The Facebook-owned company announced that all messages, including texts, calls, videos, voice messages and files, will be end-to-end encrypted by default, meaning that anyone other than the sender and recipient(s) will not be able to access them – not even Whatsapp employees.
WhatsApp said in a statement, “Not cybercriminals. Not hackers. Not oppressive regimes. Not even us.” The news comes after it was revealed that companies such as Google, Snapchat and Facebook are bolstering their respective encryption services, which they have been doing for some time now.
This will not affect how Whatsapp is used on a daily basis. What it does mean is that it will be much more difficult for Whatsapp to provide law enforcement or other governmental authorities copies of any users communications, even if requested by warrant, because of the strength of the encryption.
“In practice this means that WhatsApp is now one of the most secure ways to communicate electronically,” says Carey van Vlaanderen, CEO, ESET Southern Africa.
End-to-end encryption is a way of transmitting a message so that it can only be read by the intended recipient, and not intercepted by accessing the servers or the networks via which the message is sent. Rather than being sent as plain text, the message is scrambled as a long series of digits that needs a key only held by the sender and the recipient to understand it. The keys are ephemeral, meaning that they disappear after the message is unscrambled so that it cannot be unlocked afterwards.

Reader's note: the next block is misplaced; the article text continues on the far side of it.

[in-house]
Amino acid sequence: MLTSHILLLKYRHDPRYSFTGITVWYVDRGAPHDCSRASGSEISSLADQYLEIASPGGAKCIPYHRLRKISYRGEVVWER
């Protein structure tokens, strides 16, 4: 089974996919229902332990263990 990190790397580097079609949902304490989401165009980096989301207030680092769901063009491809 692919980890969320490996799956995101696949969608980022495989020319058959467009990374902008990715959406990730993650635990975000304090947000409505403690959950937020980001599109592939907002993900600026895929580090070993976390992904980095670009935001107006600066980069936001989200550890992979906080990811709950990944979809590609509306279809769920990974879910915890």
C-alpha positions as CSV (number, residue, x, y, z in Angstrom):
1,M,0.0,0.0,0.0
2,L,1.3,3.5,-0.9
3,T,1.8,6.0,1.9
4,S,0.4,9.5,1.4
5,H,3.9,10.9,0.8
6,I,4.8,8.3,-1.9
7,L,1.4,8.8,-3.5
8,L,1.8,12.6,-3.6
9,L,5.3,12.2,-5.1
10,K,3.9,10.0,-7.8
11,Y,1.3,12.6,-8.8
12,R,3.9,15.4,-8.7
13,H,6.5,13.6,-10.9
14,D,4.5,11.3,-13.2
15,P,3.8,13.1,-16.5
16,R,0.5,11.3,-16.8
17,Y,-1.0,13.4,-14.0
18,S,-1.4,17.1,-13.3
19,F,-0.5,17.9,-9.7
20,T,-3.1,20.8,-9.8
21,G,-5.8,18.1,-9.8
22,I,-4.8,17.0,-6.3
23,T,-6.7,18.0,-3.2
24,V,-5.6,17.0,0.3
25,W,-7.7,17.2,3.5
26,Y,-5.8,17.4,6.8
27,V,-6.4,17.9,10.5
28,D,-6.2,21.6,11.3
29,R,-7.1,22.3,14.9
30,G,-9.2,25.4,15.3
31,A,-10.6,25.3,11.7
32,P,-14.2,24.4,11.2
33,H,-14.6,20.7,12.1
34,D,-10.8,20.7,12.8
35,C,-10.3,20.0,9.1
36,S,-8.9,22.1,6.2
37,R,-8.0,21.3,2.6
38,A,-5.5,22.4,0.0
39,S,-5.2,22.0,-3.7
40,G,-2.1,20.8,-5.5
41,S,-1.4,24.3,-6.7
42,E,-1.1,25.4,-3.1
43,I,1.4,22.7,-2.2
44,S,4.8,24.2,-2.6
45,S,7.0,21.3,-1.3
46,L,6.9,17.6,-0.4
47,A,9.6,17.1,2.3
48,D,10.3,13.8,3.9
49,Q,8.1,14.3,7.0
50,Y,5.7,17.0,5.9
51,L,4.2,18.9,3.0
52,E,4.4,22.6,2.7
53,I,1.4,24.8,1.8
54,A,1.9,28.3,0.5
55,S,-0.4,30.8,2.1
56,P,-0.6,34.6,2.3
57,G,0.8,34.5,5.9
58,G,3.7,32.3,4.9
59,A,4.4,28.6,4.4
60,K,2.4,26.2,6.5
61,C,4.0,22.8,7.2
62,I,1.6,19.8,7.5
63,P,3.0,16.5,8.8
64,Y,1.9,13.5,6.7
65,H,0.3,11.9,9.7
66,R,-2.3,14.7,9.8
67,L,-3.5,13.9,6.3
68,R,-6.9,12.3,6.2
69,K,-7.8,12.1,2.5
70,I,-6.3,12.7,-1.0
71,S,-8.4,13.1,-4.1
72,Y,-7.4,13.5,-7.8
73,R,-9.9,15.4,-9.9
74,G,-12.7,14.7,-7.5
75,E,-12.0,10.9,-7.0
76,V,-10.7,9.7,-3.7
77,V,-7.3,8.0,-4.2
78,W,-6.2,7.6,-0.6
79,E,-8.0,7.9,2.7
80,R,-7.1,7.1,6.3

WhatsApp users can also verify that their communications are not being intercepted by scanning a code on the other user’s phone. Encrypted messages and phone calls have infuriated security services since they have relied on tapping into communication data.
It is important for users to note that although the completion of default end-to-end encryption is a hugely important security milestone for the WhatsApp platform, it does not mean that from here on in every communication sent via the app is end-to-end encrypted, as that is reliant on all users being upgraded to the latest version of the software.